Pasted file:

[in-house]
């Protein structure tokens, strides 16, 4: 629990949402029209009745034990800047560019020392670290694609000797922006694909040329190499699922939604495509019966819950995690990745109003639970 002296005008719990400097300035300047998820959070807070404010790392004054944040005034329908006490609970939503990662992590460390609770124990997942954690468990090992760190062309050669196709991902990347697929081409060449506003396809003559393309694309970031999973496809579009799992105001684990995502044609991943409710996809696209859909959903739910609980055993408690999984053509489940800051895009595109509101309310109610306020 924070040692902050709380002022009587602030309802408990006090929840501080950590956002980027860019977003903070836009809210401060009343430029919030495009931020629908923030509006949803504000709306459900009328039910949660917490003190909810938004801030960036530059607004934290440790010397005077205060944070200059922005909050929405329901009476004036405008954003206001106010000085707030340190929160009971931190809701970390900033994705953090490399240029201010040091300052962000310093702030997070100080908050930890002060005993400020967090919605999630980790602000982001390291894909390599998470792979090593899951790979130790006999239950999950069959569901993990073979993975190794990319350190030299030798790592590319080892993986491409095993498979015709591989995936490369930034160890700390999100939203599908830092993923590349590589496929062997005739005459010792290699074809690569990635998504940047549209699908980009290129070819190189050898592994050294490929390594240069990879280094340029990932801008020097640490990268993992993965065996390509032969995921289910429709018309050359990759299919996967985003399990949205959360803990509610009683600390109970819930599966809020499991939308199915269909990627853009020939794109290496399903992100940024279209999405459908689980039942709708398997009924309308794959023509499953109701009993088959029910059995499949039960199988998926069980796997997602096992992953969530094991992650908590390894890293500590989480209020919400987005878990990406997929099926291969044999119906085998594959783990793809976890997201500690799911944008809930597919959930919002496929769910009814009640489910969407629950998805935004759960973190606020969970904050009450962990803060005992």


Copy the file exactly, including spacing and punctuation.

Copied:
[in-house]
């Protein structure tokens, strides 16, 4: 629990949402029209009745034990800047560019020392670290694609000797922006694909040329190499699922939604495509019966819950995690990745109003639970 002296005008719990400097300035300047998820959070807070404010790392004054944040005034329908006490609970939503990662992590460390609770124990997942954690468990090992760190062309050669196709991902990347697929081409060449506003396809003559393309694309970031999973496809579009799992105001684990995502044609991943409710996809696209859909959903739910609980055993408690999984053509489940800051895009595109509101309310109610306020 924070040692902050709380002022009587602030309802408990006090929840501080950590956002980027860019977003903070836009809210401060009343430029919030495009931020629908923030509006949803504000709306459900009328039910949660917490003190909810938004801030960036530059607004934290440790010397005077205060944070200059922005909050929405329901009476004036405008954003206001106010000085707030340190929160009971931190809701970390900033994705953090490399240029201010040091300052962000310093702030997070100080908050930890002060005993400020967090919605999630980790602000982001390291894909390599998470792979090593899951790979130790006999239950999950069959569901993990073979993975190794990319350190030299030798790592590319080892993986491409095993498979015709591989995936490369930034160890700390999100939203599908830092993923590349590589496929062997005739005459010792290699074809690569990635998504940047549209699908980009290129070819190189050898592994050294490929390594240069990879280094340029990932801008020097640490990268993992993965065996390509032969995921289910429709018309050359990759299919996967985003399990949205959360803990509610009683600390109970819930599966809020499991939308199915269909990627853009020939794109290496399903992100940024279209999405459908689980039942709708398997009924309308794959023509499953109701009993088959029910059995499949039960199988998926069980796997997602096992992953969530094991992650908590390894890293500590989480209020919400987005878990990406997929099926291969044999119906085998594959783990793809976890997201500690799911944008809930597919959930919002496929769910009814009640489910969407629950998805935004759960973190606020969970904050009450962990803060005992």